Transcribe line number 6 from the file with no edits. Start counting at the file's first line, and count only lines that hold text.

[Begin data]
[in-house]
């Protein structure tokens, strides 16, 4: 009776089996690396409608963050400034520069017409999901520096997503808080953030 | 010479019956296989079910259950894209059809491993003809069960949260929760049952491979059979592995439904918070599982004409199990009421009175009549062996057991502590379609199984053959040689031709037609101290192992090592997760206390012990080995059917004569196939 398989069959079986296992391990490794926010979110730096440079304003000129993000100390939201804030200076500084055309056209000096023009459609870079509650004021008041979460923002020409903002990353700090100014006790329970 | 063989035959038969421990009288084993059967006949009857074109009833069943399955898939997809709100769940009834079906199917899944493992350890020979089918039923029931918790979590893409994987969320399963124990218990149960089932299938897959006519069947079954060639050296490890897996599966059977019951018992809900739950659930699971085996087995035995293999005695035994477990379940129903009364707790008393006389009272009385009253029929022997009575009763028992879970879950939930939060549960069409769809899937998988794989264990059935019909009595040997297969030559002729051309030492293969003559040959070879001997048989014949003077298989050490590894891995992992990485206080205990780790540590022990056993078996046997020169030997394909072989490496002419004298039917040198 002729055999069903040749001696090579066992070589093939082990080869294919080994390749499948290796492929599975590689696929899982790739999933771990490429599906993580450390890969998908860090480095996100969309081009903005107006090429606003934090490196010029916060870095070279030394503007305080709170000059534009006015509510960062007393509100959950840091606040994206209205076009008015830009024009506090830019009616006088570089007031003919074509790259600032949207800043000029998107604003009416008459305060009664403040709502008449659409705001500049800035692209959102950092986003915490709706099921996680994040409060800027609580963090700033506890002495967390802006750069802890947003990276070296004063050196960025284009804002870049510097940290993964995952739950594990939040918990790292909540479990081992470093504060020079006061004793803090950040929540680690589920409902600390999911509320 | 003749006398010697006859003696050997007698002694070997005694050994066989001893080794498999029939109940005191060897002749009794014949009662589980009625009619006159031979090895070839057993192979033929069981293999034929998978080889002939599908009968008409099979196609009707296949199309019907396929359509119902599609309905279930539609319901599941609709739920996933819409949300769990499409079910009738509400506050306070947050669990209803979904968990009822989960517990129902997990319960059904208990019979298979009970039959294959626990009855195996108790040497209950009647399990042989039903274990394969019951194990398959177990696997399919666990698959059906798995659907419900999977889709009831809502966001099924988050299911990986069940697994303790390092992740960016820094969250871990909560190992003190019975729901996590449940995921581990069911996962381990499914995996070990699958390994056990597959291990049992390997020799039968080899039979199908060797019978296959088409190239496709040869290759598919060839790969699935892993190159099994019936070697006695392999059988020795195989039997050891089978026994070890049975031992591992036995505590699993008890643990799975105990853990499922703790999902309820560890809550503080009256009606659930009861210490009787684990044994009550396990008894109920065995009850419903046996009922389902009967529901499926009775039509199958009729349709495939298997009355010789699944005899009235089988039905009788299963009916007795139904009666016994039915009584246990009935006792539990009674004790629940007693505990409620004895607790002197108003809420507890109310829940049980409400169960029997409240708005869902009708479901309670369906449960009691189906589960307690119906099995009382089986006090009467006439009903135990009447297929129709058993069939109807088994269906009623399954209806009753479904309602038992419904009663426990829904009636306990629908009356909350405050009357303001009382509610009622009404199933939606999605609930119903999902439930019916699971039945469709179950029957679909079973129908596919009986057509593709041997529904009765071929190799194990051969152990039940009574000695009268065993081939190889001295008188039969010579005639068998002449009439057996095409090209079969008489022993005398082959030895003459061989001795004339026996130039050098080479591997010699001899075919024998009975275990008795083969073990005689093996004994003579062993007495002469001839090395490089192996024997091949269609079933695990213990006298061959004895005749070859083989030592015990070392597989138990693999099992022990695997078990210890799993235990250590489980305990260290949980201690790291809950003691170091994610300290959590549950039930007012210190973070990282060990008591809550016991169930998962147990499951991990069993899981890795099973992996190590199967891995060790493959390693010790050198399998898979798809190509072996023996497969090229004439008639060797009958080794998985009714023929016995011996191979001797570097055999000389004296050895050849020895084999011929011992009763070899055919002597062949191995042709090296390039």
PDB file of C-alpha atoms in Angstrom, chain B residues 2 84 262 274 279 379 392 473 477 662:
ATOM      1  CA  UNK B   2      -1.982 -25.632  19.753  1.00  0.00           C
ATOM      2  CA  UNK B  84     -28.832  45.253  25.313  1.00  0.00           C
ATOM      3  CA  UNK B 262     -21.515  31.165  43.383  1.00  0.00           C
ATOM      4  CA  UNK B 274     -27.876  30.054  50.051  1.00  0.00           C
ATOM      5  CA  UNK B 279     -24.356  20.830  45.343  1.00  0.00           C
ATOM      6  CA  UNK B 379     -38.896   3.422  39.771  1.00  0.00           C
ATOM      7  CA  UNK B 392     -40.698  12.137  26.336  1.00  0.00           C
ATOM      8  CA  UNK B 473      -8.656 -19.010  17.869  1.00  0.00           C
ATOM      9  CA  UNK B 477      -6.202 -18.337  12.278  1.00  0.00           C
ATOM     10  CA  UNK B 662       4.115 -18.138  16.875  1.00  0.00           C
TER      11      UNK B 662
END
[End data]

ATOM      3  CA  UNK B 262     -21.515  31.165  43.383  1.00  0.00           C